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At the time the article was last revised Henry Knipe had the following disclosures:
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Intravascular lipomas, also known as intravenous lipomas, are rare benign primary intravascular lesions with fatty nature 1.
They are usually asymptomatic. When intravascular lipomas become large, they can cause partial obstruction and mass effect. If they occur in superior vena cava, they can cause superior vena cava syndrome or mediastinal compression 5.
They appear as circumscribed intravascular masses composed of well-differentiated adipose tissues. They originate from the vein wall and grow into the vascular lumen or spread extraluminally.
The inferior vena cava is the most commonly reported location. Less commonly, it can involve the superior vena cava, brachiocephalic, subclavian, internal jugular, external iliac and common femoral veins.
They are usually an incidental finding on CT examination. As with any lipoma, they have characteristic fat appearance in different imaging modalities. They are characteristically well-defined, homogeneous masses without any soft tissue component, hemorrhage or breackdown. They are confirmed on MRI as completely suppressed lesions on fat-saturated sequences, high T1 and T2 signal with no post-contrast enhancement.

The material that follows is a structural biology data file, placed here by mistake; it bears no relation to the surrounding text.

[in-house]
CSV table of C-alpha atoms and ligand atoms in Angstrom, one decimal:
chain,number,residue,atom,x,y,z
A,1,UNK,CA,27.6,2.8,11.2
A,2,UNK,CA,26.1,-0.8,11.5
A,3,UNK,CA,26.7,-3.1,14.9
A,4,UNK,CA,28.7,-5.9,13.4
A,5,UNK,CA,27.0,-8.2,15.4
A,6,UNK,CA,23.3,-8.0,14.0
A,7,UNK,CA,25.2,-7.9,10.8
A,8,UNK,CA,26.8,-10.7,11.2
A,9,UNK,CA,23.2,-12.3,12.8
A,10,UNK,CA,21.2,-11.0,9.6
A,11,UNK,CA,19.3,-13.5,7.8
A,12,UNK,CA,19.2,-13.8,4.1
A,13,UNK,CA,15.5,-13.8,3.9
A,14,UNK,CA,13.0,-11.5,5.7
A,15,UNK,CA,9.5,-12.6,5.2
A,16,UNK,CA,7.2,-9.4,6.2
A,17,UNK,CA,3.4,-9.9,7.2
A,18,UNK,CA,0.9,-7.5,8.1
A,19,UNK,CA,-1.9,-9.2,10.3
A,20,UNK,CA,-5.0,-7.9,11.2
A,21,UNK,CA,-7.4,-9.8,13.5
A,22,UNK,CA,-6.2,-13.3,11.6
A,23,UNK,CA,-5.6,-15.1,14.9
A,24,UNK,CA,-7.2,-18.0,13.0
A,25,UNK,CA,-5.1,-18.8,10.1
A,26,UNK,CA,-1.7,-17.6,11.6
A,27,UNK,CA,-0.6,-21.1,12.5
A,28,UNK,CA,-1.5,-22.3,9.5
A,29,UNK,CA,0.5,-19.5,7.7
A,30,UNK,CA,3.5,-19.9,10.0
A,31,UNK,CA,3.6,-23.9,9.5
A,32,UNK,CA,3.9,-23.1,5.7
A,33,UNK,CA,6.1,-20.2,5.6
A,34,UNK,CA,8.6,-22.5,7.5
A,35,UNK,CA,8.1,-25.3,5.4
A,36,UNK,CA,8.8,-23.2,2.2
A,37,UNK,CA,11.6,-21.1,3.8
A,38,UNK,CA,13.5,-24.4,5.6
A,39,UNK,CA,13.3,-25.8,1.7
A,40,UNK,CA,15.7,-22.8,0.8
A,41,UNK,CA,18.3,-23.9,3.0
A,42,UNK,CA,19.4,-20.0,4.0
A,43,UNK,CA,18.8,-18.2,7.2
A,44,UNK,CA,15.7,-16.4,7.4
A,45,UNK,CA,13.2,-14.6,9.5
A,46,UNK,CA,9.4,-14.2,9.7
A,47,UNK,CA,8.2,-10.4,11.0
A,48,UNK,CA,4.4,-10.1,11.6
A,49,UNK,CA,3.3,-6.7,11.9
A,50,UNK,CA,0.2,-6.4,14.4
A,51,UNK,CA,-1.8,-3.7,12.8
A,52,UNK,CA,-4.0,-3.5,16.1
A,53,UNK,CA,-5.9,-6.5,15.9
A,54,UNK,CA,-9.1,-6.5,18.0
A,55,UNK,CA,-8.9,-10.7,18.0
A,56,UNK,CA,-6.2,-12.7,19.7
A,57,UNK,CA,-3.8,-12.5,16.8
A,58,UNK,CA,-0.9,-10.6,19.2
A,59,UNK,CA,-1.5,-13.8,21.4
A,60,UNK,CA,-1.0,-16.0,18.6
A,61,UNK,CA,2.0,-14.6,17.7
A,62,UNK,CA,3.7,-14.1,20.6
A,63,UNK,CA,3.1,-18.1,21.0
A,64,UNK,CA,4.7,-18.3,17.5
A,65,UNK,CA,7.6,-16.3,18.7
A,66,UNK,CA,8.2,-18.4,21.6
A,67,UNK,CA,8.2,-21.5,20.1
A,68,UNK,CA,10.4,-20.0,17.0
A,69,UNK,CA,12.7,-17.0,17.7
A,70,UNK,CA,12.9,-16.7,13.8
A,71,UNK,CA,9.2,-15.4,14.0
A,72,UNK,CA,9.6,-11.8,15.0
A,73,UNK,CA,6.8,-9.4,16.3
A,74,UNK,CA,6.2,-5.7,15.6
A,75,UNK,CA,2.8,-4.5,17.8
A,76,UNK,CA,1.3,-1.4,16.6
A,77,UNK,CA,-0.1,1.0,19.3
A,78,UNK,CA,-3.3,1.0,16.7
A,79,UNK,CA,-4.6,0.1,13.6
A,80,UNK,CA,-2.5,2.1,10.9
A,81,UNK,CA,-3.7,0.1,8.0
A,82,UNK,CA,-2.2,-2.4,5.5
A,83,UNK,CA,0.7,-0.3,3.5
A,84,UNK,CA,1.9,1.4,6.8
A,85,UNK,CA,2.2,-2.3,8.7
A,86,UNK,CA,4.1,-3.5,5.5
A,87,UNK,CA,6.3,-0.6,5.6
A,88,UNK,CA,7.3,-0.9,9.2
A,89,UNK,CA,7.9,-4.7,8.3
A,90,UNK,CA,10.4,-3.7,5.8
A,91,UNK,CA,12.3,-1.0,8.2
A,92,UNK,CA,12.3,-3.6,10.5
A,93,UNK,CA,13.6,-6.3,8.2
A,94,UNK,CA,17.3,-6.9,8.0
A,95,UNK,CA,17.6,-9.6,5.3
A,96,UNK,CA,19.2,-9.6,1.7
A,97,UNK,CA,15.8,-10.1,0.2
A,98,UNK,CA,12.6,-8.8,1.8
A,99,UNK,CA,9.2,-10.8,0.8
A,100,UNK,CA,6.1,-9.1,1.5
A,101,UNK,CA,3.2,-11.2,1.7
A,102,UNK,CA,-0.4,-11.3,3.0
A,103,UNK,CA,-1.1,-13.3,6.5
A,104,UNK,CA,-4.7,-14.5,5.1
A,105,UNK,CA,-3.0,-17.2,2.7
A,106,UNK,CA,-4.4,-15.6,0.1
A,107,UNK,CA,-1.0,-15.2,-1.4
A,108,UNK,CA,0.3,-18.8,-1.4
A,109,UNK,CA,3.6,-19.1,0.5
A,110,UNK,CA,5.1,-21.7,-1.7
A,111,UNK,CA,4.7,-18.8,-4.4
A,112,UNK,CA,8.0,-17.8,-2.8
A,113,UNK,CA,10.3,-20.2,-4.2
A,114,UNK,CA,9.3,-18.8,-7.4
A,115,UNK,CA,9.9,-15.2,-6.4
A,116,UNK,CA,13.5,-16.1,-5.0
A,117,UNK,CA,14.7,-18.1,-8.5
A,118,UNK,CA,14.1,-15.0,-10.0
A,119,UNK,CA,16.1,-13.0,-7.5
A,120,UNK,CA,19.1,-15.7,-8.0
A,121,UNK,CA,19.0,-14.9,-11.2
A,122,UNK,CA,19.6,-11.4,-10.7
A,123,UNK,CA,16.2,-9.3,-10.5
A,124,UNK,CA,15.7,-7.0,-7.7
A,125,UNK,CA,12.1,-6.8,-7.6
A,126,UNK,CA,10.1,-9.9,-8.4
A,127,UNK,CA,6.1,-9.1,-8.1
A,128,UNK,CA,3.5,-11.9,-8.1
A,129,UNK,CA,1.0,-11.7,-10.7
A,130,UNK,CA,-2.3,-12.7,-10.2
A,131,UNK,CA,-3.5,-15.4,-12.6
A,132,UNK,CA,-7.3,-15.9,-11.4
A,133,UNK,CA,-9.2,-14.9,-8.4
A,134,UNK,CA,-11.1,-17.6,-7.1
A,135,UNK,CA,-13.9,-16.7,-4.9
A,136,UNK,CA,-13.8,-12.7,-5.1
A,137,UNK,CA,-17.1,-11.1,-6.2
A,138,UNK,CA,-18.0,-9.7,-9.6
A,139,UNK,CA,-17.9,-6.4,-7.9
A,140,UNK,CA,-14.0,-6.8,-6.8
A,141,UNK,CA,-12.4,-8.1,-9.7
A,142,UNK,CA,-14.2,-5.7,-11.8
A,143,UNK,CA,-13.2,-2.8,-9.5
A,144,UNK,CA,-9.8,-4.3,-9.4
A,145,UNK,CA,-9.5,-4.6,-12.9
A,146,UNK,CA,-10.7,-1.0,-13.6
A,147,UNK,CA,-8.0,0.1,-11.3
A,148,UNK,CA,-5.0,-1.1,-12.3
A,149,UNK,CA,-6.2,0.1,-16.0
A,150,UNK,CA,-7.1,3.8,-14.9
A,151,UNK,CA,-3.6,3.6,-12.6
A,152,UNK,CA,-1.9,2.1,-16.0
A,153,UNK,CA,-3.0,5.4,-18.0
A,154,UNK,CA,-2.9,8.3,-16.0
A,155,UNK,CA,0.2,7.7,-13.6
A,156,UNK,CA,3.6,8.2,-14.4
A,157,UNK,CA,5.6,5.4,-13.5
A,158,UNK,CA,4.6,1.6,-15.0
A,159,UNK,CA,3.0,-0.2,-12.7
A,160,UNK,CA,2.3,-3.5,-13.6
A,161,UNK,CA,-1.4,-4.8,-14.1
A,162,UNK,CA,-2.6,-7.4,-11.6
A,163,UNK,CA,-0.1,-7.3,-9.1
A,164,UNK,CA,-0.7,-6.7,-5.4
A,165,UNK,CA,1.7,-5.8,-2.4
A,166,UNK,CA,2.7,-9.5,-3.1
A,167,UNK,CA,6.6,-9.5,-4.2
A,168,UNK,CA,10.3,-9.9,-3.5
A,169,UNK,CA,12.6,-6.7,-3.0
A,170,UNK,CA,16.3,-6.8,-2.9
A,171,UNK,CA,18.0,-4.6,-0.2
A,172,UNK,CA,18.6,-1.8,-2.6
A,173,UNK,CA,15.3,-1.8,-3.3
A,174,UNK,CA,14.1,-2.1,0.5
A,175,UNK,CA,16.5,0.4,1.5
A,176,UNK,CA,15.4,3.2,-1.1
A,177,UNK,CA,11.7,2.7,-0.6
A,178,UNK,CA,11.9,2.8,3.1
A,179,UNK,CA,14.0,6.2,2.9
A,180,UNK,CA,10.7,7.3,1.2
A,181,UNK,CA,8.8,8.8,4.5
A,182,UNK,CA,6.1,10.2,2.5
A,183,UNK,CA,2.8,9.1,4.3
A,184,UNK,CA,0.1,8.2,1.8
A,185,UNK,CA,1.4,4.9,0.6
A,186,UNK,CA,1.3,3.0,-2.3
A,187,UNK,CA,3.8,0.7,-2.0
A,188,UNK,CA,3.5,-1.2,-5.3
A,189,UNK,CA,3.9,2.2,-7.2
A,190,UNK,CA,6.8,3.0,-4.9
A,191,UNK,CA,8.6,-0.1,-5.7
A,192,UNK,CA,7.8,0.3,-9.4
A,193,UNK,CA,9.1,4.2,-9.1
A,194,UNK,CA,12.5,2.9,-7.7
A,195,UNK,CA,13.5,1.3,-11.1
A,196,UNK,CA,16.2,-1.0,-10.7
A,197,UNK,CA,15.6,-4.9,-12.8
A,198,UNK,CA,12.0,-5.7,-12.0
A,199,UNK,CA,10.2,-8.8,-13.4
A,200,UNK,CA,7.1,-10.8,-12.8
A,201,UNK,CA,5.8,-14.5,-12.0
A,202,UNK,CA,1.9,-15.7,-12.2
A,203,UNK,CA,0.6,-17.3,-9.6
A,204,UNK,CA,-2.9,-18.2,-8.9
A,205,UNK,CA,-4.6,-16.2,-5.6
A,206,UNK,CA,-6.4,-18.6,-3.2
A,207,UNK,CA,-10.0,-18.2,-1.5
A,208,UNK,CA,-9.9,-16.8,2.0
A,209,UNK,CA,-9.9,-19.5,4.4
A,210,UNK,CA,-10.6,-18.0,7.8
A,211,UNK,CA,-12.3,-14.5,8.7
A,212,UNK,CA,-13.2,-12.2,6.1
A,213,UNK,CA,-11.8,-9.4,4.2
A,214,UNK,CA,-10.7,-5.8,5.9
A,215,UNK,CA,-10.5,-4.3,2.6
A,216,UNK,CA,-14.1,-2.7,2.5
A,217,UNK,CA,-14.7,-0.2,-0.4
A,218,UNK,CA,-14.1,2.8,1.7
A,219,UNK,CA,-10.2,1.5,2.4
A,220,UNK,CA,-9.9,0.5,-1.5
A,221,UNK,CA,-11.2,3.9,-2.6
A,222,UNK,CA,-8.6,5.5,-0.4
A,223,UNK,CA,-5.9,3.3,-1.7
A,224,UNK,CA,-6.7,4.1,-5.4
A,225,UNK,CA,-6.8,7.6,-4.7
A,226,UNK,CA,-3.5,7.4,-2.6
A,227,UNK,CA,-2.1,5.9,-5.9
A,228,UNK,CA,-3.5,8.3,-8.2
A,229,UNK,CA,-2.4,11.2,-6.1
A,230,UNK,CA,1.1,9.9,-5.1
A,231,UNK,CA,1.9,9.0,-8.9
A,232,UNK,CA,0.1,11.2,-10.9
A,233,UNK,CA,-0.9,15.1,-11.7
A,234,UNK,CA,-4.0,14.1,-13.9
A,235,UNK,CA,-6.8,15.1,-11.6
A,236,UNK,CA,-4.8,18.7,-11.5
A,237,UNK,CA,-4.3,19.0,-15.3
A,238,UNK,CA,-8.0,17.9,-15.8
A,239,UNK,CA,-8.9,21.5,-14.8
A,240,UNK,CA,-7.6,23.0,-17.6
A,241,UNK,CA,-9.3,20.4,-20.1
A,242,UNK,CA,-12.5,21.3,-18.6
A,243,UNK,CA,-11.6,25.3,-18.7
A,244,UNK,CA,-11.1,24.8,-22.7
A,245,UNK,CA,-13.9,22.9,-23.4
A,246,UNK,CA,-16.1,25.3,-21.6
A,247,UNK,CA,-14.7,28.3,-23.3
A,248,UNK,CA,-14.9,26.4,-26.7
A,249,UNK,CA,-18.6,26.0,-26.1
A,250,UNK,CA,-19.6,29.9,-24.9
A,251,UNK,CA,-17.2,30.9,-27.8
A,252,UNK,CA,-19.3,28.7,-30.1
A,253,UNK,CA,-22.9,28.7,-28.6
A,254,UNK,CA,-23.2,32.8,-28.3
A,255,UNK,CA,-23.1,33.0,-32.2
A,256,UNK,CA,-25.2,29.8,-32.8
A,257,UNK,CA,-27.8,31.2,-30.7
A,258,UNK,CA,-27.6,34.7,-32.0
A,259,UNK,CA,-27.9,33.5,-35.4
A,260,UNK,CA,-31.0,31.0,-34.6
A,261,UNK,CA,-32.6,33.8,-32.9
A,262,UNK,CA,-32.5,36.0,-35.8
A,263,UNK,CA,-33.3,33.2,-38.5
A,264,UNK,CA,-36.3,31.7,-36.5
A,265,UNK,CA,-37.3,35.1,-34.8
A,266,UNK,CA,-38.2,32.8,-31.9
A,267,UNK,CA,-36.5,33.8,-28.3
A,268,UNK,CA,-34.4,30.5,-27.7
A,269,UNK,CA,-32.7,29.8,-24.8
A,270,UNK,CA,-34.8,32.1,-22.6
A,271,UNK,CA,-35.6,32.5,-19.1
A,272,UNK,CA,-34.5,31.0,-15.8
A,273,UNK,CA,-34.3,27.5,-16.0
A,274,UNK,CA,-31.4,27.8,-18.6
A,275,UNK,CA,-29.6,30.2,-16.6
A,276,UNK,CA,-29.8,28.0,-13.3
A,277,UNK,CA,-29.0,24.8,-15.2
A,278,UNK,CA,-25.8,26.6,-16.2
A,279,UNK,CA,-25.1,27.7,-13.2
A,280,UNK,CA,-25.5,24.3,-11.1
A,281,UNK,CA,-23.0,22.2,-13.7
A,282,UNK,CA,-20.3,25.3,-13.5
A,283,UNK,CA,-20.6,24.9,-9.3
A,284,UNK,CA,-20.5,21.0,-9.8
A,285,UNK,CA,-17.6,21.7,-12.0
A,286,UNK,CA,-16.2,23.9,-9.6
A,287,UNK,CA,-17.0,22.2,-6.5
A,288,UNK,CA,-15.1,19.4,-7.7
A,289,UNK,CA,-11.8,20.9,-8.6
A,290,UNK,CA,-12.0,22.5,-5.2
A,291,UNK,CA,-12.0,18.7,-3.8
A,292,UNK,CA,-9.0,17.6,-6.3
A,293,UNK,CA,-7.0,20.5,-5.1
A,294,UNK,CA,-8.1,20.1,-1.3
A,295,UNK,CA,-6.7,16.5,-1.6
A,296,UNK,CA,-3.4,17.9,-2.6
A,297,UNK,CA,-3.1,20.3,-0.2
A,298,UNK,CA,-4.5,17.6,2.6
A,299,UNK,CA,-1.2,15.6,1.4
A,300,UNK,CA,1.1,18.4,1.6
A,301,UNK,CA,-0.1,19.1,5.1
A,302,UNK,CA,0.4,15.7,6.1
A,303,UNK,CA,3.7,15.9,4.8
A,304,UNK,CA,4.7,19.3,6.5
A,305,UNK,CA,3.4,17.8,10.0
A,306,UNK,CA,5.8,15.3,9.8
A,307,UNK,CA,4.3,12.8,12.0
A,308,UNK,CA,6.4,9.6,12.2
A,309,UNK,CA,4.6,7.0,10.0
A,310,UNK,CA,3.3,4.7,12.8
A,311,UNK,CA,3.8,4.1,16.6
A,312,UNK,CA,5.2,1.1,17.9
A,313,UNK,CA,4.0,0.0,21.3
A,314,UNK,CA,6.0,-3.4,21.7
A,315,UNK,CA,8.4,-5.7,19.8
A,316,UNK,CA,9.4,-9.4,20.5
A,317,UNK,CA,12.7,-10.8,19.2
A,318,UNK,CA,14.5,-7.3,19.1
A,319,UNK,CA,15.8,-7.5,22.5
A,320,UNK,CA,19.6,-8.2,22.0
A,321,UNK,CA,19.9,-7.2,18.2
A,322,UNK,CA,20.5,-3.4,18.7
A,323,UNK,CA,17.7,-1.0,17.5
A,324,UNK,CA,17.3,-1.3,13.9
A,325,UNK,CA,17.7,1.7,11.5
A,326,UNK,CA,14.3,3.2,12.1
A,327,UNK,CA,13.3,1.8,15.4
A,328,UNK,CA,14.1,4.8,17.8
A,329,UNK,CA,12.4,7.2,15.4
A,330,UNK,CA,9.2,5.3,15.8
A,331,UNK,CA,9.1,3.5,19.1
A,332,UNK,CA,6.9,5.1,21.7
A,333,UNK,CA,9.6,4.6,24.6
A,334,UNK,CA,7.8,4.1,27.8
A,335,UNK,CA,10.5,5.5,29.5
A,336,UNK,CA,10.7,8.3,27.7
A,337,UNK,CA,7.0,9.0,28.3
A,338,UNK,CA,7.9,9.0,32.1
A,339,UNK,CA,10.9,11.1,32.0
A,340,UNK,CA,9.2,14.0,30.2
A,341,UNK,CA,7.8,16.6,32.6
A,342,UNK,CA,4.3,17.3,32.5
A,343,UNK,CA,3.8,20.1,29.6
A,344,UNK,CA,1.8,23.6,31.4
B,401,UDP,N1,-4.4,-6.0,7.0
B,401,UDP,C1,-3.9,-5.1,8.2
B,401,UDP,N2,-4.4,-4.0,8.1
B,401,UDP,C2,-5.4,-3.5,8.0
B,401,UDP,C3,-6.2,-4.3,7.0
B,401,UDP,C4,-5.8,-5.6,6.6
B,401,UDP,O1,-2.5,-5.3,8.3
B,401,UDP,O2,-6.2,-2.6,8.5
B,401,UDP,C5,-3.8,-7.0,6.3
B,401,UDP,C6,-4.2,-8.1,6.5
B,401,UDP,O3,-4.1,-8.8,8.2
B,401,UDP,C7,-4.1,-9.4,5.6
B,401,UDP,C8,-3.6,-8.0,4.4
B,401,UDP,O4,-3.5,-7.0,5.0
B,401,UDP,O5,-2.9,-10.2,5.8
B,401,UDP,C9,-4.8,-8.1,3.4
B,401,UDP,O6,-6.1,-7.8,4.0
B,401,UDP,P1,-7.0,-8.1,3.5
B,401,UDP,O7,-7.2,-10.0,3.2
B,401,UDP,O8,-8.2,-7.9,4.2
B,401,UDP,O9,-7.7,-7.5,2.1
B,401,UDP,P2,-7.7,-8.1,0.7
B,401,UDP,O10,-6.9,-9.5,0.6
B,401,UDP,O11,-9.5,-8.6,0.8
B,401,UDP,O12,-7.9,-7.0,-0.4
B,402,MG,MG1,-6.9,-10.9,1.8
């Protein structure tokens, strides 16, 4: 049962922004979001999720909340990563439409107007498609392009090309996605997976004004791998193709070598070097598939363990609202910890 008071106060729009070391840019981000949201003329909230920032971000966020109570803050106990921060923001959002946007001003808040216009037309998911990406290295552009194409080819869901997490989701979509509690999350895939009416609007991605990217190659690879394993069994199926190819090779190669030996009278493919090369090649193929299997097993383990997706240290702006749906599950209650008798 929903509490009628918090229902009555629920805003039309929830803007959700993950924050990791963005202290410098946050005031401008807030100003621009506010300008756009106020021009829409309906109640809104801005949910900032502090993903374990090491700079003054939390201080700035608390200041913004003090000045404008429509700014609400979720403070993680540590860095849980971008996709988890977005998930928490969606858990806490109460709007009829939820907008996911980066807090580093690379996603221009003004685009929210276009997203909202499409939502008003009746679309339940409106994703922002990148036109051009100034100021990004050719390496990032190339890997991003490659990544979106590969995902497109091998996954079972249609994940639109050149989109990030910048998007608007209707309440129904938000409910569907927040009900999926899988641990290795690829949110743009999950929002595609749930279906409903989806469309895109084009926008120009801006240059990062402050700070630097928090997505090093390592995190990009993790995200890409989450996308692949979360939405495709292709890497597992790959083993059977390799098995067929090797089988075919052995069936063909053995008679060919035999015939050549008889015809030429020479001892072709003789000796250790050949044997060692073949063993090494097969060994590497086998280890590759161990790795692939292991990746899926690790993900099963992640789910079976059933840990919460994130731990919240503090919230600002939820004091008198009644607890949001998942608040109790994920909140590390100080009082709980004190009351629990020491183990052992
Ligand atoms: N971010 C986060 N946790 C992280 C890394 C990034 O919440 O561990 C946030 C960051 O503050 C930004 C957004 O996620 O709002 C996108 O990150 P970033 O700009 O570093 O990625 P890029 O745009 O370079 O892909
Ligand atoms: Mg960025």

Treatment and prognosis
Surgery may be considered depending on its size and clinical manifestations, especially if causing vascular obstruction.
The differential diagnosis includes fat-containing intravascular masses, whether benign or malignant like:
- intravascular leiomyoma: benign primary vascular masses of non-fatty nature
- liposarcomas: appear as heterogeneous lesions with post-contrast enhancement
- retroperitoneal leiomyosarcomas: rarely to be completely intravascular
Being intravascular, it is important to be differentiated from intravascular extension of tumors or vascular thrombosis which are much common and critical considerations.
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